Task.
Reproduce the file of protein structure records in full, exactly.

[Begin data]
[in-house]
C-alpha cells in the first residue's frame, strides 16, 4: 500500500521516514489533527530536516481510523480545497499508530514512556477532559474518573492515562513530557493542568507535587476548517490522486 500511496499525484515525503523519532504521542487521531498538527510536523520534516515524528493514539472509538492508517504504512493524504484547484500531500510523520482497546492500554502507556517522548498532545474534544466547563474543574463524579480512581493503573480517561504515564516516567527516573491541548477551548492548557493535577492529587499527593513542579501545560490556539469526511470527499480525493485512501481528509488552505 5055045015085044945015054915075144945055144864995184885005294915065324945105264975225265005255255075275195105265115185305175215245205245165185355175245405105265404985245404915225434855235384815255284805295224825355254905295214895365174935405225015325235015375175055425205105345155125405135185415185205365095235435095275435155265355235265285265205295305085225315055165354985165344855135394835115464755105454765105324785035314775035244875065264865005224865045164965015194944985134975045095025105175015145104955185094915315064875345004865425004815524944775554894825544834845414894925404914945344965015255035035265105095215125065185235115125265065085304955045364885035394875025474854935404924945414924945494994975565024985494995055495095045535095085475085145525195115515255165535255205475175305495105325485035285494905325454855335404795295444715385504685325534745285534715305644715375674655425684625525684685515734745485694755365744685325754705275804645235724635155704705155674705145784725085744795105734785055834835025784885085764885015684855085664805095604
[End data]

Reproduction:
[in-house]
C-alpha cells in the first residue's frame, strides 16, 4: 500500500521516514489533527530536516481510523480545497499508530514512556477532559474518573492515562513530557493542568507535587476548517490522486 500511496499525484515525503523519532504521542487521531498538527510536523520534516515524528493514539472509538492508517504504512493524504484547484500531500510523520482497546492500554502507556517522548498532545474534544466547563474543574463524579480512581493503573480517561504515564516516567527516573491541548477551548492548557493535577492529587499527593513542579501545560490556539469526511470527499480525493485512501481528509488552505 5055045015085044945015054915075144945055144864995184885005294915065324945105264975225265005255255075275195105265115185305175215245205245165185355175245405105265404985245404915225434855235384815255284805295224825355254905295214895365174935405225015325235015375175055425205105345155125405135185415185205365095235435095275435155265355235265285265205295305085225315055165354985165344855135394835115464755105454765105324785035314775035244875065264865005224865045164965015194944985134975045095025105175015145104955185094915315064875345004865425004815524944775554894825544834845414894925404914945344965015255035035265105095215125065185235115125265065085304955045364885035394875025474854935404924945414924945494994975565024985494995055495095045535095085475085145525195115515255165535255205475175305495105325485035285494905325454855335404795295444715385504685325534745285534715305644715375674655425684625525684685515734745485694755365744685325754705275804645235724635155704705155674705145784725085744795105734785055834835025784885085764885015684855085664805095604